"Soldiers in all three Army Components assess themselves and their unit as less ready to perform their wartime mission, despite an increased focus on readiness," reads the document, which was put together by the Army Transition Team for new Chief of Staff Gen. James McConville and obtained by Task & Purpose. "The drive to attain the highest levels of readiness has led some unit leaders to inaccurately report readiness."
Lt. Gen. Eric J. Wesley, who served as the director of the transition team, said in the document's opening that though the surveys conducted are not scientific, the feedback "is honest and emblematic of the force as a whole taken from seven installations and over 400 respondents."
Those surveyed were asked to weigh in on four questions — one of which being what the Army isn't doing right. One of the themes that emerged from the answers is that "[r]eadiness demands are breaking the force."
The Army thinks China will surpass Russia by 2028. Here is how the service is planning to take them on.
If you've paid even the slightest bit of attention in the last few years, you know that the Pentagon has been zeroing in on the threat that China and Russia pose, and the future battles it anticipates.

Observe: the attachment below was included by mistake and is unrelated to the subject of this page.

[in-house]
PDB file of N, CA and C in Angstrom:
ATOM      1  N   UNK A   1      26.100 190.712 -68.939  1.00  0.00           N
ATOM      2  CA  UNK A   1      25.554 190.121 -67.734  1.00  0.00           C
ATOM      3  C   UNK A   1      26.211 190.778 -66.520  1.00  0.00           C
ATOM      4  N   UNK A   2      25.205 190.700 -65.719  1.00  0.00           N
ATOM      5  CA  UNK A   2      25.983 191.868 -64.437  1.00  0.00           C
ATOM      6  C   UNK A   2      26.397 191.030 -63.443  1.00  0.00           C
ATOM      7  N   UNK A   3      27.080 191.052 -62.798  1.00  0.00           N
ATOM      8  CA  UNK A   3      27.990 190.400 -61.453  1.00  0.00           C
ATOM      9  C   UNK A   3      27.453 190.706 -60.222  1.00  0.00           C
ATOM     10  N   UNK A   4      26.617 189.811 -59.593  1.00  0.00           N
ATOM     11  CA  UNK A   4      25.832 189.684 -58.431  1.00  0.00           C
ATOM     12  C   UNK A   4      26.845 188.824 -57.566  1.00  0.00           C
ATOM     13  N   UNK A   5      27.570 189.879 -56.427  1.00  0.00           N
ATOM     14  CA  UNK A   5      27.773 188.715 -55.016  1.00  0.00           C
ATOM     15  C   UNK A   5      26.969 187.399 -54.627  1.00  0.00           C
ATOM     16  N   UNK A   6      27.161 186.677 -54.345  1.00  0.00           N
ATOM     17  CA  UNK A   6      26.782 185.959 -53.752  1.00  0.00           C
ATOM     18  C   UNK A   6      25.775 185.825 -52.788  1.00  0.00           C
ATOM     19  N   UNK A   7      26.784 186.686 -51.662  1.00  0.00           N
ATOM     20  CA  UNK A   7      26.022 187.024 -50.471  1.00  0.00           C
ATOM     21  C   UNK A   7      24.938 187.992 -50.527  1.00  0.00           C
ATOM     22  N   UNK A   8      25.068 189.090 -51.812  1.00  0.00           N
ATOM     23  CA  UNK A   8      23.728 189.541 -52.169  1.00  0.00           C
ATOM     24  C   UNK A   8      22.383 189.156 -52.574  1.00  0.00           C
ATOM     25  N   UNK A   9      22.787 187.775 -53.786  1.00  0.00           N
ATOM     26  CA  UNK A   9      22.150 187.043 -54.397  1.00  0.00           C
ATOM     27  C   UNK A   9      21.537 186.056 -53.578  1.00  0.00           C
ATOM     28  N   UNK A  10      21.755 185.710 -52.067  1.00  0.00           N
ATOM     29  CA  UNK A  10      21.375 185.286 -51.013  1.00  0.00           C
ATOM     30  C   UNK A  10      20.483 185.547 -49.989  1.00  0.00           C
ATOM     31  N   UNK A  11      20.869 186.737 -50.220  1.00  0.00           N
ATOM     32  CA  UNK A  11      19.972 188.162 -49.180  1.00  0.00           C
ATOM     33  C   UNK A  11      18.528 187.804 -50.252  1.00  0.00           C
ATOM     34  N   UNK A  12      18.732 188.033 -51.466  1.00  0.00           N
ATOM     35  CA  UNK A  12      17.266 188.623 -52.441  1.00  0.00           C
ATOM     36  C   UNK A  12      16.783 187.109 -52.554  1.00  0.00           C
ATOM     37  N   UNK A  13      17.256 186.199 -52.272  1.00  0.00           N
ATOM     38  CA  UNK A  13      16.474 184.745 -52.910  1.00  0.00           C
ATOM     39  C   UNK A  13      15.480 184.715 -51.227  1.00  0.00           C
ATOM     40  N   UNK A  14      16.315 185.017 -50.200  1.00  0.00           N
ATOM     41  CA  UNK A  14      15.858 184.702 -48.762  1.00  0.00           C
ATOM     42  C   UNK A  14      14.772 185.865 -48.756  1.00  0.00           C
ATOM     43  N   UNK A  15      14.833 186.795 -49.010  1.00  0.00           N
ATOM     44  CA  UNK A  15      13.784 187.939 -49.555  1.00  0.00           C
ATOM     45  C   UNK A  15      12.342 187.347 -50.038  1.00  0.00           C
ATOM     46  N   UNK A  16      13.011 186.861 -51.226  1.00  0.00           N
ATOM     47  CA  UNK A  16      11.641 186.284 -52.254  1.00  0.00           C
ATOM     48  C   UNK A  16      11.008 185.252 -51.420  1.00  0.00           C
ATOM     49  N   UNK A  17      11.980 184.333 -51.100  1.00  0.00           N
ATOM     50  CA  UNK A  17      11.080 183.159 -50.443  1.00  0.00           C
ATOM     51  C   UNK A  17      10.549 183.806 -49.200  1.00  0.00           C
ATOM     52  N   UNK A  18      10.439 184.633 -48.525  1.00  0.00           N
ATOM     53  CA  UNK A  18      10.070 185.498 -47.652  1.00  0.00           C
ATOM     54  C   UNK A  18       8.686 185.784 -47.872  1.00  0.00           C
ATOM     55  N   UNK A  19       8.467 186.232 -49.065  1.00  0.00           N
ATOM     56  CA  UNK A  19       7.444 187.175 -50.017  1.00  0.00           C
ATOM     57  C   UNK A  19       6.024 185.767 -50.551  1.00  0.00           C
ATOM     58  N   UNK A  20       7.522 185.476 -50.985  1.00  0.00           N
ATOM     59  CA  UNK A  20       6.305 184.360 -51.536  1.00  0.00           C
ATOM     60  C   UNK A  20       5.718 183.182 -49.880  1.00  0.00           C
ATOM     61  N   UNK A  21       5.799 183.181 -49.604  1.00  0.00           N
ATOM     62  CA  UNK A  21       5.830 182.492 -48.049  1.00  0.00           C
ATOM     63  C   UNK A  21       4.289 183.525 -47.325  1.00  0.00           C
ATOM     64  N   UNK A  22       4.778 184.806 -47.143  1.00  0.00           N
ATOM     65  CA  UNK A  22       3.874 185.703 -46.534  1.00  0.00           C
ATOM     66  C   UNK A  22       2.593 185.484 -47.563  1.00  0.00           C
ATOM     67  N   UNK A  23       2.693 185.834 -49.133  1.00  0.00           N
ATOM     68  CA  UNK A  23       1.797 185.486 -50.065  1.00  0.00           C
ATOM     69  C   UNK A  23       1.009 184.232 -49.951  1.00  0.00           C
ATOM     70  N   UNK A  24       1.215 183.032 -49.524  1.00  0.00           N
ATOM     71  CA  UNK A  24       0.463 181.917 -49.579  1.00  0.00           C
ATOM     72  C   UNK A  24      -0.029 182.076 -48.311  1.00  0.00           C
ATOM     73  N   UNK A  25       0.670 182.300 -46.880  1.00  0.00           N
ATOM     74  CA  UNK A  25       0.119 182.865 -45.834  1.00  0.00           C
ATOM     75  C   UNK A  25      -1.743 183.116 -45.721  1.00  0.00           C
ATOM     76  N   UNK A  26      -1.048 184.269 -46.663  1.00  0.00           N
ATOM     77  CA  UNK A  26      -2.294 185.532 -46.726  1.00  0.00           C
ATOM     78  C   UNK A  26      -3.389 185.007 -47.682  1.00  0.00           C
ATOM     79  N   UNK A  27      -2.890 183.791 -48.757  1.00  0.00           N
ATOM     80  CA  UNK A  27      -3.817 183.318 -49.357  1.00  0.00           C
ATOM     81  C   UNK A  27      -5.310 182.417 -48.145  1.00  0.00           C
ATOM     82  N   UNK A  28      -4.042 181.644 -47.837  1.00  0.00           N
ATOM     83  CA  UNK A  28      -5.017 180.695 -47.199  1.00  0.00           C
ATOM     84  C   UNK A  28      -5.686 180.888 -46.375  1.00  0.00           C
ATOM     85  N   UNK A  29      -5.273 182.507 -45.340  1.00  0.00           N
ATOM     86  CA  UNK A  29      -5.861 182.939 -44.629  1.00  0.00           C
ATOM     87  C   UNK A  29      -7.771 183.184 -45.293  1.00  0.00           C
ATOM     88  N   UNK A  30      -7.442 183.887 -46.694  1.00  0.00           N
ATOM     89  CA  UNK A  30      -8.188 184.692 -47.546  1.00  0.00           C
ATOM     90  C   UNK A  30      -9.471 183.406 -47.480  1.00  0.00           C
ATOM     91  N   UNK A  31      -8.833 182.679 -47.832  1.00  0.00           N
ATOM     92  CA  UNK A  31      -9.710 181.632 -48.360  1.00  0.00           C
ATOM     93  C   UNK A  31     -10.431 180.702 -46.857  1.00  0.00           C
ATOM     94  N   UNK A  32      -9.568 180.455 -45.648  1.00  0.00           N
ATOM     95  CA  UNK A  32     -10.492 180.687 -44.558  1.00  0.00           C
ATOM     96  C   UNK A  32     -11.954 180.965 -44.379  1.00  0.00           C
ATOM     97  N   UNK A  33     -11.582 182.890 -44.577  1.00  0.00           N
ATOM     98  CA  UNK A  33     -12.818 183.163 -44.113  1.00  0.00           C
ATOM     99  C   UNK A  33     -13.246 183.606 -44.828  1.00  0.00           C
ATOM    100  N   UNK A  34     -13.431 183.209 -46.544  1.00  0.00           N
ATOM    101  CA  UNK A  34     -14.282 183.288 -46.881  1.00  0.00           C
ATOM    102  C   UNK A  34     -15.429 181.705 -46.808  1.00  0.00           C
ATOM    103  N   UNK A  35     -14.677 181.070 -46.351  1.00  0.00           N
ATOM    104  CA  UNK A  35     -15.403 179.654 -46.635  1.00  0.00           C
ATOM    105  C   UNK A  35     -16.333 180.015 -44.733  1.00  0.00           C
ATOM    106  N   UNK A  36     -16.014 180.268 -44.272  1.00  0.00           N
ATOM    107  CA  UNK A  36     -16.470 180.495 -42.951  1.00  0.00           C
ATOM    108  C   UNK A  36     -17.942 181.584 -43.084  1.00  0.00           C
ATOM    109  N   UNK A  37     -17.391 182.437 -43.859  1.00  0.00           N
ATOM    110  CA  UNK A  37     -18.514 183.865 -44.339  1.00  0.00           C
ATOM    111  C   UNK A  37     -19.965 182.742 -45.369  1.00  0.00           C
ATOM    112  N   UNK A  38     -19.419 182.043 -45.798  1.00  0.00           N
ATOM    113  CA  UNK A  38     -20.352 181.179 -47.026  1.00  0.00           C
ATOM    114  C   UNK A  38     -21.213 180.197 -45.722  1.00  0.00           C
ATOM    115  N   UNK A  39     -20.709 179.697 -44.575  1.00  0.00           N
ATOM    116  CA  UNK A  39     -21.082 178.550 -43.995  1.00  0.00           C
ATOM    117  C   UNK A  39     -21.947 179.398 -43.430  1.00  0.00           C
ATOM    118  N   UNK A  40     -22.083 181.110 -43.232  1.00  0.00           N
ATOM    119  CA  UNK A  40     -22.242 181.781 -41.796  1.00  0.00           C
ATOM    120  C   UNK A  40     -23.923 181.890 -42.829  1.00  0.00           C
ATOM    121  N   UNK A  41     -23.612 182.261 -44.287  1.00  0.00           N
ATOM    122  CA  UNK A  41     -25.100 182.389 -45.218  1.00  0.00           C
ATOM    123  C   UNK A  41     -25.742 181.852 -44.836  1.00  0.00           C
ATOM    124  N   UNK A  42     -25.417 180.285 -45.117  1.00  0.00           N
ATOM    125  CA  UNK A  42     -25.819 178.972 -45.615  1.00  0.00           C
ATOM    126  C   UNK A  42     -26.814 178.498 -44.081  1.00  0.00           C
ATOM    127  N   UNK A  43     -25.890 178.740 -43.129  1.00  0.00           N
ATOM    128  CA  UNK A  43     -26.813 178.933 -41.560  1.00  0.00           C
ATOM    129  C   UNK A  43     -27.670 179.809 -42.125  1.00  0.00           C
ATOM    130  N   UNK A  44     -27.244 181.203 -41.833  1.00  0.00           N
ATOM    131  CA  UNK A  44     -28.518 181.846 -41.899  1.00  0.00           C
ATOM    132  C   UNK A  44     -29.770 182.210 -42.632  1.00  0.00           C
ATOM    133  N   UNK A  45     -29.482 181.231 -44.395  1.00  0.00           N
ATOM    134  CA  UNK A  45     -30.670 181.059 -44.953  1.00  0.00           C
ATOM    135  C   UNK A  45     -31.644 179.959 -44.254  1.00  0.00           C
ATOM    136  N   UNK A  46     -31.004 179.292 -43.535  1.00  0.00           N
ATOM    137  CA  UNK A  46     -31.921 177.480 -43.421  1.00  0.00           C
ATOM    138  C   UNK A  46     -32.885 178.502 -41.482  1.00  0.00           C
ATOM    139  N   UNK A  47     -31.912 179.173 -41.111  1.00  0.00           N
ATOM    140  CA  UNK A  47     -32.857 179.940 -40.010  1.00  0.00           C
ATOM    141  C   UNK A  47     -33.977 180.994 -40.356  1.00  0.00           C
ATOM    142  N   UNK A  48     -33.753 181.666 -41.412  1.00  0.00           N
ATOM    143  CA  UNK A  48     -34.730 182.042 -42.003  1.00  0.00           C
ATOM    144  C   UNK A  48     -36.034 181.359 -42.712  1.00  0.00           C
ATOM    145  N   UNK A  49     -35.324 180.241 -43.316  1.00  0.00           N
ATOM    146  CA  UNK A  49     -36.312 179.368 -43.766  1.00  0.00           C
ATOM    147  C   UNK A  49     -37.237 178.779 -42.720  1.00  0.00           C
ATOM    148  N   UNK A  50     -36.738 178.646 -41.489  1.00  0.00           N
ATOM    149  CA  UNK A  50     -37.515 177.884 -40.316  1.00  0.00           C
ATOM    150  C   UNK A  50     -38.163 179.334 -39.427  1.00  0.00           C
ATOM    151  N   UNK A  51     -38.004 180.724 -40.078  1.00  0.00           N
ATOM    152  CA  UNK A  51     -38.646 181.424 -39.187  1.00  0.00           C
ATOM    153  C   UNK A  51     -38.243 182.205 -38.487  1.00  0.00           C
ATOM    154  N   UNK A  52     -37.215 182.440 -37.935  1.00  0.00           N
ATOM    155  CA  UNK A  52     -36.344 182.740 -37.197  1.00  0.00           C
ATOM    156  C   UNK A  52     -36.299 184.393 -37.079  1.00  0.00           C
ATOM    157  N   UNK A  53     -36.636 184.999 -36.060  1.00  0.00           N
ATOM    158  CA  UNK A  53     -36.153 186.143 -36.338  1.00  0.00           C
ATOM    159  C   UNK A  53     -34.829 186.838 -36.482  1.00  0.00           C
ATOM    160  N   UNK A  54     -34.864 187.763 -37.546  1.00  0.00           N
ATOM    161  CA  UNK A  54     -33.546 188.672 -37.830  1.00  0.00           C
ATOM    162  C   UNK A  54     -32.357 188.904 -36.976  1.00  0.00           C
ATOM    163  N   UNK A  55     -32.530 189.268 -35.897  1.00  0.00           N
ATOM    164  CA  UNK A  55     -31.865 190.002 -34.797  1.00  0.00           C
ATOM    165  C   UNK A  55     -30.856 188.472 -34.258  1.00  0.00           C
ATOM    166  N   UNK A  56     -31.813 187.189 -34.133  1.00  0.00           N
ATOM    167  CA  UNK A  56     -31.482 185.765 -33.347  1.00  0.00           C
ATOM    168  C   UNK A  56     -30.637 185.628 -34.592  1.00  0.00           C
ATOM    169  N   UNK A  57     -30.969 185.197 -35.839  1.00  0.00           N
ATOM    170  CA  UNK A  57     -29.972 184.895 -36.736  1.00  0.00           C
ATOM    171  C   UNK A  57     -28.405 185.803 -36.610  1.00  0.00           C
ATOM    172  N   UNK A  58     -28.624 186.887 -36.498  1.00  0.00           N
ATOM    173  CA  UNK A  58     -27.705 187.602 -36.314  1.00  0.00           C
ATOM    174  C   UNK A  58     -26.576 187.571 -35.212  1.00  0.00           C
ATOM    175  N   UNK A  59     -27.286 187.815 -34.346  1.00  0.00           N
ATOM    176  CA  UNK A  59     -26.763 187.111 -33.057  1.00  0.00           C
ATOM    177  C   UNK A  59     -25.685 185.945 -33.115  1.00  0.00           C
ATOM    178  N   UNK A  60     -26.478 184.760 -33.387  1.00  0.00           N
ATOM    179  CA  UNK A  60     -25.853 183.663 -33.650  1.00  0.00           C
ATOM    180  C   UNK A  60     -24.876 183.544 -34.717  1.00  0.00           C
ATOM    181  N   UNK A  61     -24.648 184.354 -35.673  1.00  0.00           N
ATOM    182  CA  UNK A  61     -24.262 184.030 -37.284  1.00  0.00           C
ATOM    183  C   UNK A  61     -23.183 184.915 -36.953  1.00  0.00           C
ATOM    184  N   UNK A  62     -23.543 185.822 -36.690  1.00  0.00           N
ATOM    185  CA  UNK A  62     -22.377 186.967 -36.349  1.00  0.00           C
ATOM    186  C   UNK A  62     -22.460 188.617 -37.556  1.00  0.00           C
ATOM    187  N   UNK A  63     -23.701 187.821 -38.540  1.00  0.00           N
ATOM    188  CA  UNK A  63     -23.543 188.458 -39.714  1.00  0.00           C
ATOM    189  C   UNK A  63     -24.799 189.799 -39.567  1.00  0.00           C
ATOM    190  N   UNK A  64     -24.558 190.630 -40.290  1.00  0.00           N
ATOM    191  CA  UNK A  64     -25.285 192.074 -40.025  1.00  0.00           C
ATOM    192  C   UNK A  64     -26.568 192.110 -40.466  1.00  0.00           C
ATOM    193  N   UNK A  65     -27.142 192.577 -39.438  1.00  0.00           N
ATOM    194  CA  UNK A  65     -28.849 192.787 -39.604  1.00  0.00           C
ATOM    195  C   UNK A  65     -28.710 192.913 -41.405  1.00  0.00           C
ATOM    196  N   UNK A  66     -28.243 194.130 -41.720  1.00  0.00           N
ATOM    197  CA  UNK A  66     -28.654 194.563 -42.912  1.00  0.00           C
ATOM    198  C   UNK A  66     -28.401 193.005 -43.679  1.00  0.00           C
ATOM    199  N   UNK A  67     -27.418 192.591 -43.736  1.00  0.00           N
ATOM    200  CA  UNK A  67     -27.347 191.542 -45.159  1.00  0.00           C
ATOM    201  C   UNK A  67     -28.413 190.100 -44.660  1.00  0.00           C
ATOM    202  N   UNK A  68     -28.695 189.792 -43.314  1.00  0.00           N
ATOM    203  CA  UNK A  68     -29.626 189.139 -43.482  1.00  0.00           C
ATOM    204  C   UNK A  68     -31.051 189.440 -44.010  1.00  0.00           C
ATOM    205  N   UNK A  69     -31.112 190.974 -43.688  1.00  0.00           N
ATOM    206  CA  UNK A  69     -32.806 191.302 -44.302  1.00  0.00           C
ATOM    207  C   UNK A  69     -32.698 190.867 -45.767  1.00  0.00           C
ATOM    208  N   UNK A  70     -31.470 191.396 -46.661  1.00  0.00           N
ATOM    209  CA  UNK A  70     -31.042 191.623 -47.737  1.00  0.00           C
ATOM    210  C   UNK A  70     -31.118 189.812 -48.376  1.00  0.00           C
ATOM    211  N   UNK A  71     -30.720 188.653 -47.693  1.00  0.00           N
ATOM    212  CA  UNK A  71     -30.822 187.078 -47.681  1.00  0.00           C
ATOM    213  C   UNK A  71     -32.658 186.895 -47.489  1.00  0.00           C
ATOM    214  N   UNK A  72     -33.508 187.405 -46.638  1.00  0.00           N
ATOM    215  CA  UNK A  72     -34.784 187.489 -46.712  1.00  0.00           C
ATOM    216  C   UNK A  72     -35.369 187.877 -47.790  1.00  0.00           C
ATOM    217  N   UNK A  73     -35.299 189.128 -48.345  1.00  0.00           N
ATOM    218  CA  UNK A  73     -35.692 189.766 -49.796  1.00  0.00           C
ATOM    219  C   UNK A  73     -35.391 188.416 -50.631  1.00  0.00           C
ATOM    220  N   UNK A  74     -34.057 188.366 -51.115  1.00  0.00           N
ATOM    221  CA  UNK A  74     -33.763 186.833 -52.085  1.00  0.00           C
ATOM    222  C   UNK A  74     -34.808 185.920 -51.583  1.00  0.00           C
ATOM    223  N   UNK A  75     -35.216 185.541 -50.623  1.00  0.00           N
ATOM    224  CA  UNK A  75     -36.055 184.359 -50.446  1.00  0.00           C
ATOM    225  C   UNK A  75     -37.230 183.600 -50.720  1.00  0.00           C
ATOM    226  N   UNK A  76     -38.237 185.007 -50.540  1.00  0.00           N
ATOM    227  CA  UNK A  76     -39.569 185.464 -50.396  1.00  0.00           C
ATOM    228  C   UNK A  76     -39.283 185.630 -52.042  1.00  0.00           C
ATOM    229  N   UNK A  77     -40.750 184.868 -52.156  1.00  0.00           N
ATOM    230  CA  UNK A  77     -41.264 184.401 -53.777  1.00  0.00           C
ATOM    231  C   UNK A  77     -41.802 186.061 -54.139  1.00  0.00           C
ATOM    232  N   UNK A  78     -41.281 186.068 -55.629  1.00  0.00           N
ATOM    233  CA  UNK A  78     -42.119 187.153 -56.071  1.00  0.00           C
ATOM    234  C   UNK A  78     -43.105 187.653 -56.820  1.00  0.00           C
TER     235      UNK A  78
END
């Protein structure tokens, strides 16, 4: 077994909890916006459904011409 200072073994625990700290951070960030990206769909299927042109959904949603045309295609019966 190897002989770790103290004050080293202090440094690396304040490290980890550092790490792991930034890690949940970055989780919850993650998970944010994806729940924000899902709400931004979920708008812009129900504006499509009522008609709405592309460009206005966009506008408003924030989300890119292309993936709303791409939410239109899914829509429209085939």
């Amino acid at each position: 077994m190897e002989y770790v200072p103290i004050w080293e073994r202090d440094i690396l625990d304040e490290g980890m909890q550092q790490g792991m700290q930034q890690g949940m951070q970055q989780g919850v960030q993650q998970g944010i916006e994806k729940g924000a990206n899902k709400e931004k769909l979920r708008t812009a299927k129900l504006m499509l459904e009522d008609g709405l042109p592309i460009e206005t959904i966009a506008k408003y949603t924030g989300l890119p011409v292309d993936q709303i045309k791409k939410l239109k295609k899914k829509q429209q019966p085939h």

The Army has followed suit, pushing to modernize its force to be ready for whatever comes its way. As part of its modernization, the Army adopted the Multi-Domain Operations (MDO) concept, which serves as the Army's main war-fighting doctrine and lays the groundwork for how the force will fight near-peer threats like Russia and China across land, air, sea, cyber, and space.
But in an internal document obtained by Task & Purpose, the Army Transition Team for the new Chief of Staff, Gen. James McConville, argues that China poses a more immediate threat than Russia, so the Army needs make the Asia-Pacific region its priority while deploying "minimal current conventional forces" in Europe to deter Russia.
In leaked documents, Army family reports waiting weeks to have gas line and roof leaks fixed in on-base housing
As the saying goes, you recruit the soldier, but you retain the family.
And according to internal documents obtained by Task & Purpose, the Army still has substantial work to do in addressing families' concerns.